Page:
"Charlie Wilson's War"
It's hard to believe there was once a Texas politician who worked hard to regulate utilities, supported the dreaded Equal Rights Amendment and fought for abortion rights as well as a minimum wage bill. This man was also a rip-roaring anti-communist who made a large contribution, so to speak, to the good riddance of Soviet helicopters from the skies over Afghanistan while Washington, D. C., at the highest levels, seemed asleep at the wheel.
We're talking about 'Good Time' Charlie Wilson, the liberal from Lufkin who was the 2nd District Congressman from 1973 to 1997 or as the papers would print it: (D-TX). I couldn't tell that Charlie was a liberal, though, in Mike Nichols' "Charlie Wilson's War," a new satirical movie boasting a weighty cast with Tom Hanks, Julia Roberts and Philip Seymour Hoffman. If I thought all liberal pols drink a lot, snort cocaine and bed their pretty secretaries as well as other young ladies in their wake, I could have made that assumption. But these are the only cues Aaron Sorkin gave me in his script that was adapted from the biography of the same title written (2003) by the late "CBS Reports" and "60 Minutes" reporter/producer, George Crile.
After graduating 8th from the bottom of his class at the US Naval Academy in 1956, Congressman Wilson served in the Navy for the rest of the 1950s and 1960. He was a gunnery officer aboard a destroyer searching for Russian subs. Later he was assigned to a Pentagon intelligence unit that kept its eye on Soviet nuclear forces. Charlie Wilson was well-suited with his weapons savvy to sit on the House Defense Appropriations subcommittee which makes what are called 'black appropriations'---spook talk for getting taxpayer dollars over to the CIA at Langley.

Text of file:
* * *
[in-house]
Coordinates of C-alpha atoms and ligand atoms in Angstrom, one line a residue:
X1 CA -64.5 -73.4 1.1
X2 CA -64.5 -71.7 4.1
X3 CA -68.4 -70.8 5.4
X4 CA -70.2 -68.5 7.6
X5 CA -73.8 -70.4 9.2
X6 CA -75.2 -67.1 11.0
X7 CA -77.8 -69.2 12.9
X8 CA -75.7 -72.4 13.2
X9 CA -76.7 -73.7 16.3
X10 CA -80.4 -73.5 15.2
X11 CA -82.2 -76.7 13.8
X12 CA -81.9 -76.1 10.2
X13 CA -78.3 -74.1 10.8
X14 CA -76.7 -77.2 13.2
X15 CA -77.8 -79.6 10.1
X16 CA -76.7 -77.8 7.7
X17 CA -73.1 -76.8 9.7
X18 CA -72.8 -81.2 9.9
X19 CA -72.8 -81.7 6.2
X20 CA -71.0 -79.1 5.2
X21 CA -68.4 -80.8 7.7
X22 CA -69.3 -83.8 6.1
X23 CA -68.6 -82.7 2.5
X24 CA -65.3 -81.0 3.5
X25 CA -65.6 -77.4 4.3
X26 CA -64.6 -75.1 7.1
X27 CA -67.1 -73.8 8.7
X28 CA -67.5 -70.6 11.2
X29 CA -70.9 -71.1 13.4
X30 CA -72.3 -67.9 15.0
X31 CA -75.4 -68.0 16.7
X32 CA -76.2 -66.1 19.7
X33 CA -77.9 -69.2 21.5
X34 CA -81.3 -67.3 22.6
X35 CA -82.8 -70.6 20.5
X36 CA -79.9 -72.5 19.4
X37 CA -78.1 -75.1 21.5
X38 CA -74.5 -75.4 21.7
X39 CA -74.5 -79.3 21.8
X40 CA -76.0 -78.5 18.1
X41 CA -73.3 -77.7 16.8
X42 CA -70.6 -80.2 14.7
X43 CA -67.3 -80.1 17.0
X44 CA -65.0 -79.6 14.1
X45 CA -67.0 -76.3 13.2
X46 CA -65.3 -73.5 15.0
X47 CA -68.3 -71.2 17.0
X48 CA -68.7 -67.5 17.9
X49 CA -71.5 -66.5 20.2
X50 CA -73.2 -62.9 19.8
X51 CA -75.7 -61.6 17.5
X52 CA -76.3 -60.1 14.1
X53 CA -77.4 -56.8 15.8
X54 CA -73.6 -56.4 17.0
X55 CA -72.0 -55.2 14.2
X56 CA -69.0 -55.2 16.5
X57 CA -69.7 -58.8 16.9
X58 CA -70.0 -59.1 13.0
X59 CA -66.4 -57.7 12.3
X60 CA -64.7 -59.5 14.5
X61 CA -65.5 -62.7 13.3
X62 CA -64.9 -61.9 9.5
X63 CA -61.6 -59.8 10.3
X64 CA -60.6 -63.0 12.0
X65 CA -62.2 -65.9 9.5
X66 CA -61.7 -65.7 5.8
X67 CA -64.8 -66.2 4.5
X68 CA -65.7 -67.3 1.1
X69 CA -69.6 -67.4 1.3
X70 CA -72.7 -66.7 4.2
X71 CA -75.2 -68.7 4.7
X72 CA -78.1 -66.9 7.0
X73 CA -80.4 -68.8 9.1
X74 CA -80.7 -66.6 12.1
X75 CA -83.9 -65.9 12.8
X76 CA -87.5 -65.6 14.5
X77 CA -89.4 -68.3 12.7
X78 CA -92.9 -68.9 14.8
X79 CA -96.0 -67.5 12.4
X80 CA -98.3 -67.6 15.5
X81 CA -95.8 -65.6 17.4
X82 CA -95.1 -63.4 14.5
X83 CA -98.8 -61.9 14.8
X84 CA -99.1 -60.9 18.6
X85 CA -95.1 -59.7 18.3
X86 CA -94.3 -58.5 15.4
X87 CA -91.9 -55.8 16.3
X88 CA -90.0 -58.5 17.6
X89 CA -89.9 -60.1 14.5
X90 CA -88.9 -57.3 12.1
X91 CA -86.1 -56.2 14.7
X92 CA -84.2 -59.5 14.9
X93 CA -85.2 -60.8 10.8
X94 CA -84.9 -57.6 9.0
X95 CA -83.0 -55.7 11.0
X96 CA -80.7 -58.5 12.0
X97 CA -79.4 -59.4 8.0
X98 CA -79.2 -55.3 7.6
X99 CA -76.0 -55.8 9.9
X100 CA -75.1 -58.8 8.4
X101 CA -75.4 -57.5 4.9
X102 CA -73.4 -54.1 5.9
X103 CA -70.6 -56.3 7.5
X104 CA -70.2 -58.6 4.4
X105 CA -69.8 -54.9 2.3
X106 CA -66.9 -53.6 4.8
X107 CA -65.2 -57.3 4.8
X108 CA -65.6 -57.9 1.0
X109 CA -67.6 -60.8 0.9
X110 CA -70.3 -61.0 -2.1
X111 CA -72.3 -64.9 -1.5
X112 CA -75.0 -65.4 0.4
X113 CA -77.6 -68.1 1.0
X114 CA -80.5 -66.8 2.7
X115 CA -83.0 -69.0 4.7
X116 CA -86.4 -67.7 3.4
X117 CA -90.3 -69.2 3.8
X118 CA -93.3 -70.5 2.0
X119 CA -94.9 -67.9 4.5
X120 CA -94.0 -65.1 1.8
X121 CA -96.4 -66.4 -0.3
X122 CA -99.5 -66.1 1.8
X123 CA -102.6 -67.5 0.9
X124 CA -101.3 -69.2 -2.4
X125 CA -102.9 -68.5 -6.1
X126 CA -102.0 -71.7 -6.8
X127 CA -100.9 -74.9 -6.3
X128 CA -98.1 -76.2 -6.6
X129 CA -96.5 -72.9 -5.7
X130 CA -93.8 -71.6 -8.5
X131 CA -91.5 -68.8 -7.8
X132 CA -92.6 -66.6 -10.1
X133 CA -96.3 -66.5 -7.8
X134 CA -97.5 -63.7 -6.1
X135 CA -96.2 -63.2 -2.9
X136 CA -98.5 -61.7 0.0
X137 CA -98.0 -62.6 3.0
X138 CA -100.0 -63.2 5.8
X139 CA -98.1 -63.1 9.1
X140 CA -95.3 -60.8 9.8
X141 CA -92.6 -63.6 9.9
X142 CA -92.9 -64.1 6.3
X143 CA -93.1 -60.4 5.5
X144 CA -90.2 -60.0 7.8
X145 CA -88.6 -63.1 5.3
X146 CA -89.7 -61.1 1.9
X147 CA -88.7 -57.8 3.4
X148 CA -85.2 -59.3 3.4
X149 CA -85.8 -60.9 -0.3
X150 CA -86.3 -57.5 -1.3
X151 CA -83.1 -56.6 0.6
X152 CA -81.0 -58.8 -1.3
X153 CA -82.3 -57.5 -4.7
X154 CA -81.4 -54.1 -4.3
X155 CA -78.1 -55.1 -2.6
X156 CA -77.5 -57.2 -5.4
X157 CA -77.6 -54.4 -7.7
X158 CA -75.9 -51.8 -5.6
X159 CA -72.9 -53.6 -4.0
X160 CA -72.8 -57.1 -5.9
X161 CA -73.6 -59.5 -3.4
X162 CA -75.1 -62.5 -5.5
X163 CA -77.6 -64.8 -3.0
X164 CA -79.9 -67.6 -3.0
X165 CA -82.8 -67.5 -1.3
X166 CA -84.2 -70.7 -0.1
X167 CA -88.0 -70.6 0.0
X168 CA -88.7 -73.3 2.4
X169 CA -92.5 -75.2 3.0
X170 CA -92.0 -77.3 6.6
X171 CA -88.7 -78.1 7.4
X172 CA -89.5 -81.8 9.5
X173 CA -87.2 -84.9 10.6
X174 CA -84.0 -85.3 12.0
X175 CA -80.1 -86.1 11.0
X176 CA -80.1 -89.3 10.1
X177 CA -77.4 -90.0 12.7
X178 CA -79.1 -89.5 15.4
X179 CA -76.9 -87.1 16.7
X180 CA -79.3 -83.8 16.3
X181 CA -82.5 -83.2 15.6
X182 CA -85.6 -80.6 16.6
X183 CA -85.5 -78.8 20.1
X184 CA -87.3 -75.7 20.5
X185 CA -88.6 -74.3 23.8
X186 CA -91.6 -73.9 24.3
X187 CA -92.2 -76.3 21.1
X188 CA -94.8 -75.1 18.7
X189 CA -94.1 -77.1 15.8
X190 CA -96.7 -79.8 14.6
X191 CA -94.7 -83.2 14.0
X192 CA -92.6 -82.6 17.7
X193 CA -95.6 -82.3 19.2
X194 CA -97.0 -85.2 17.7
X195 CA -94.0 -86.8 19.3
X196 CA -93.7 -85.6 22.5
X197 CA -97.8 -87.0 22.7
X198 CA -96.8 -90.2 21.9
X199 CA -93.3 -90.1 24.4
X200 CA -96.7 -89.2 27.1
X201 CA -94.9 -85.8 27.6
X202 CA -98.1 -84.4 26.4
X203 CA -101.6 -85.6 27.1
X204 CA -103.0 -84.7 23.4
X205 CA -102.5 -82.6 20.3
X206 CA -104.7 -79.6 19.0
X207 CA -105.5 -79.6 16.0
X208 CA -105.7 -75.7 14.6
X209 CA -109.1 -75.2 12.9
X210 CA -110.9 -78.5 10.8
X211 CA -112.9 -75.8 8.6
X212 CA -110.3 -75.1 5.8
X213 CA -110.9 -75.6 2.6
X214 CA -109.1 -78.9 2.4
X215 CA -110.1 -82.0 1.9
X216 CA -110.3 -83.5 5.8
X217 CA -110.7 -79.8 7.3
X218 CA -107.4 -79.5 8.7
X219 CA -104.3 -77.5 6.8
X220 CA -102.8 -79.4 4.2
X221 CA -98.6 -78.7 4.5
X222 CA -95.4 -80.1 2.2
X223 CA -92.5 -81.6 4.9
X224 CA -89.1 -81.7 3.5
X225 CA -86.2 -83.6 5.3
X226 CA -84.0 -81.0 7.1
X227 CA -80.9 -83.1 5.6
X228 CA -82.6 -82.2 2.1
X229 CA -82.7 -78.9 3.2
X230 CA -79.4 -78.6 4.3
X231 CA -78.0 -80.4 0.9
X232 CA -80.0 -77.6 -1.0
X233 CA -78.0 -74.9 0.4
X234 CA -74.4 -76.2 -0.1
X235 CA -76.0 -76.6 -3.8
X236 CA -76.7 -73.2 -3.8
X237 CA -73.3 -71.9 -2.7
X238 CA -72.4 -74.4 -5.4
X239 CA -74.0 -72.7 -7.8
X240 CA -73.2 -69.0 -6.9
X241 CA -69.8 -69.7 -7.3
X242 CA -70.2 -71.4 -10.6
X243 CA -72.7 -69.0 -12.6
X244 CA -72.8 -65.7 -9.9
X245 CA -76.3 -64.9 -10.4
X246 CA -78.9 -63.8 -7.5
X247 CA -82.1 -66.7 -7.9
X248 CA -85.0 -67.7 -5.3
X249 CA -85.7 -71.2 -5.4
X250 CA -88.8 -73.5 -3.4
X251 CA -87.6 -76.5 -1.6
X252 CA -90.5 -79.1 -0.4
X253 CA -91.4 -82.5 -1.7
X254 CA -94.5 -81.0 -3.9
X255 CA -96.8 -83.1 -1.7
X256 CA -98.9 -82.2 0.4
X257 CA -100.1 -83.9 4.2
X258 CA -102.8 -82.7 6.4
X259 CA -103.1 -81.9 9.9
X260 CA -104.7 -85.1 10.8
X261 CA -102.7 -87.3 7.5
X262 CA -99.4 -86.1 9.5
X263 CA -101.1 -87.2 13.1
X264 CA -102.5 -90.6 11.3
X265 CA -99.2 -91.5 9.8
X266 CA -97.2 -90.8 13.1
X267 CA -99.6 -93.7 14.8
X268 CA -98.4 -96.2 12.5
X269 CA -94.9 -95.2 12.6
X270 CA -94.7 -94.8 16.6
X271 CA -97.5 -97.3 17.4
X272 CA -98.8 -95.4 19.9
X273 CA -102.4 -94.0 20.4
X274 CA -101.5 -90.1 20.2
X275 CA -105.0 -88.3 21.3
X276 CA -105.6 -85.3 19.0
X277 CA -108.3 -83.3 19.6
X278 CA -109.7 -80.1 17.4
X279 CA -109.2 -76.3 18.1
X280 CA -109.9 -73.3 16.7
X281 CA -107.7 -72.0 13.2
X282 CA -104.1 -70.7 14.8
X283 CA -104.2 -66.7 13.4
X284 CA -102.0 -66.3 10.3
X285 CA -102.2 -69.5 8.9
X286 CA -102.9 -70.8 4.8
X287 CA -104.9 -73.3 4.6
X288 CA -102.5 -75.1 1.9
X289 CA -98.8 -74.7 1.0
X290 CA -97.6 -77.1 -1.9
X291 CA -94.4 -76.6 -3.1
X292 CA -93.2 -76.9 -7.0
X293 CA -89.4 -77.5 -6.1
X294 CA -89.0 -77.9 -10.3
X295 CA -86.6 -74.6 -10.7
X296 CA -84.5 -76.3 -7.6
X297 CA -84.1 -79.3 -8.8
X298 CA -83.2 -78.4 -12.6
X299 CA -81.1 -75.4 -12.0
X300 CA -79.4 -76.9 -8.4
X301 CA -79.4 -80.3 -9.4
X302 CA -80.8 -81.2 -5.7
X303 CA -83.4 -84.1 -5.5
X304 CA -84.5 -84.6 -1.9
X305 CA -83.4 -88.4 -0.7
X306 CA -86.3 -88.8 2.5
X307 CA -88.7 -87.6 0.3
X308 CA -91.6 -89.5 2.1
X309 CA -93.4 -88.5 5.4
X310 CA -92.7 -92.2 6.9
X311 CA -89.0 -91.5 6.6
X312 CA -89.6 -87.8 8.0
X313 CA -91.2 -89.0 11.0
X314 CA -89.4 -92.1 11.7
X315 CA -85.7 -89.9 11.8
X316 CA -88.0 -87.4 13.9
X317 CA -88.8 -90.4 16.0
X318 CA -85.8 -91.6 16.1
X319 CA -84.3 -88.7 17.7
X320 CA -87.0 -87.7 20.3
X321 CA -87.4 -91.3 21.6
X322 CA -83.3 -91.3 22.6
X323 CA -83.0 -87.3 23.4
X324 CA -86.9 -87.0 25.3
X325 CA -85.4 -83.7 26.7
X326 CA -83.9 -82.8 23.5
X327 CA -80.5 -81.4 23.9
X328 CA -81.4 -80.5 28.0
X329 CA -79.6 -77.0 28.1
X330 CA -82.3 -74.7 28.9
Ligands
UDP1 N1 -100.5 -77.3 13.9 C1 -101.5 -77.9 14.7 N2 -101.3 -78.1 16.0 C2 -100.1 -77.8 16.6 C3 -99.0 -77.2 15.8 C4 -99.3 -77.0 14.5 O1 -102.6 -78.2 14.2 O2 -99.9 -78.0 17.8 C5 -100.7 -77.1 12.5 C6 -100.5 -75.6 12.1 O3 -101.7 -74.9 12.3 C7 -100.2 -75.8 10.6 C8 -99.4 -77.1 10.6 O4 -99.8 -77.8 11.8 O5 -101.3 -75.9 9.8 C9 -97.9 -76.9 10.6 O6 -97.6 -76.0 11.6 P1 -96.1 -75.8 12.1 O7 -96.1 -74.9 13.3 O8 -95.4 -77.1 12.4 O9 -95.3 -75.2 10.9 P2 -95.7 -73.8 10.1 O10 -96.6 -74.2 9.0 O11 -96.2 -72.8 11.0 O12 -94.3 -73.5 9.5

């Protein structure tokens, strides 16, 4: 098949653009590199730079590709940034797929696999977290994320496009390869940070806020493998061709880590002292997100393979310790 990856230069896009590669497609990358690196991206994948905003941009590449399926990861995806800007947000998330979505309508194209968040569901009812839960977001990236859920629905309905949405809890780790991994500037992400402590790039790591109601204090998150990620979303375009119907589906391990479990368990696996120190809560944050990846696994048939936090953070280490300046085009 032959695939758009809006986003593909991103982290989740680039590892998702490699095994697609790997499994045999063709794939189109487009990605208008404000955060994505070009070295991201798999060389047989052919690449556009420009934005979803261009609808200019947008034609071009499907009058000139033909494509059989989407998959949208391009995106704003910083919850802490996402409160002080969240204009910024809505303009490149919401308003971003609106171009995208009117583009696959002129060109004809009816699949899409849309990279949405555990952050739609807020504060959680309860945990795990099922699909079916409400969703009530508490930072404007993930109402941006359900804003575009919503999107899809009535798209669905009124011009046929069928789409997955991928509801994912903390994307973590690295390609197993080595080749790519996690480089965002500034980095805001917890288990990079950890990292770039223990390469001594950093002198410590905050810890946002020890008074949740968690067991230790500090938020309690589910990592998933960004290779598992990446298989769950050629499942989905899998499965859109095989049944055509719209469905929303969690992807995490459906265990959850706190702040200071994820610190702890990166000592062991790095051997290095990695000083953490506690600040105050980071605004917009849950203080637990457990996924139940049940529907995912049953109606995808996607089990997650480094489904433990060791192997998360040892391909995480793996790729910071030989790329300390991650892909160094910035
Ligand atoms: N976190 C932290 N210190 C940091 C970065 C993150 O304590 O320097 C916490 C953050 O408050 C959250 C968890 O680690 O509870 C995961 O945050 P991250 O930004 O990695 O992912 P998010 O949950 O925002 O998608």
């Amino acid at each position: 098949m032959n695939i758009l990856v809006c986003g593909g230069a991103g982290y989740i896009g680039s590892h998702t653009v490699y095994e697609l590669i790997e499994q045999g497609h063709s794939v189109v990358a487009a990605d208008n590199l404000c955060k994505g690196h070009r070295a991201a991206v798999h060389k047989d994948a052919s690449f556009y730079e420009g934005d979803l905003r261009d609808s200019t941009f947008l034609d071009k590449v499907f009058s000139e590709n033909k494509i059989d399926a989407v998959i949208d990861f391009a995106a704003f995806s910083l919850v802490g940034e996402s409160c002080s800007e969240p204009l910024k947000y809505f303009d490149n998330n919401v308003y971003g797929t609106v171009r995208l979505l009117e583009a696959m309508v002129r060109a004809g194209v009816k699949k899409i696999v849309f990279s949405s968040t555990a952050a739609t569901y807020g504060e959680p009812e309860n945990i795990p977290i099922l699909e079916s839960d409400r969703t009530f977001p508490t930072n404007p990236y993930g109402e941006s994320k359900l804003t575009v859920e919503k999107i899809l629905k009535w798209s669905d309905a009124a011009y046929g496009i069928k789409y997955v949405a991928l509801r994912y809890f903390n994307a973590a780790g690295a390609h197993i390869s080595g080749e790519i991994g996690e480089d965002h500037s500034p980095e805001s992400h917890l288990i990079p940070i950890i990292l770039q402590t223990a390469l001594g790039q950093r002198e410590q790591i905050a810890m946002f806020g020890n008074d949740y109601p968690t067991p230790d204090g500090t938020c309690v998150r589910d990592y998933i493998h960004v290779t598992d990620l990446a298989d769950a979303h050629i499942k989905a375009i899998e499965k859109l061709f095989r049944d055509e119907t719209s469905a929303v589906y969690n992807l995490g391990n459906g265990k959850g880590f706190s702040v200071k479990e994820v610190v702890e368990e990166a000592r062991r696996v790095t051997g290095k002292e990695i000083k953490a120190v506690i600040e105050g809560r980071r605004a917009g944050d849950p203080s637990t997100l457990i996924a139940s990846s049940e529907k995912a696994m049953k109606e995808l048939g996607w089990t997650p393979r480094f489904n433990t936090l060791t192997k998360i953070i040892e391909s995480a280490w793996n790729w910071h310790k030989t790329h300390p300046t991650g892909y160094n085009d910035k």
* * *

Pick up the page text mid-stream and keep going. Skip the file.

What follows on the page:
Through his efforts in the early 1980s, Charlie enabled a gob of money to be appropriated so the Mujahideen could get surface-to-air missiles that blew away most of the Ruskie choppers that had been savaging the Afghans. It was the largest CIA covert operation ever---according to the CIA. You get to figure out if that's a fact or not.
Although considerably bluer, "Charlie Wilson's War" is in the tradition of other satirical films that added some fun to serious political problems, such as: "The Russians Are Coming, The Russians Are Coming," "Dr. Strangelove," and the memorable movie and TV series, "M*A*S*H."
In full disclosure, I have to say up front, I've never been a raging fan of Tom Hanks. That's to underscore that I've never seen him better than as Charlie Wilson. He's got it right, not only with his acting talent but his stature and just the way Tom Hanks looks in the part.
Congressman Wilson had a 'partner in crime' in his patriotic escapades during the Soviet/Afghan War. The cohort's name is Gust Avrakotos, a real person who was a CIA case officer and dedicated anti-communist. How could anyone play Gust but Philip Seymour Hoffman? Nobody, so that's who Mike Nichols cast as Avrakotos.
You have a treat in store seeing PSH in this role of a disheveled, wheelin' dealin,' CIA spook of Greek descent who can bug an office in the blink of an eye. Some D.C. people in the film call him Gus Avacados.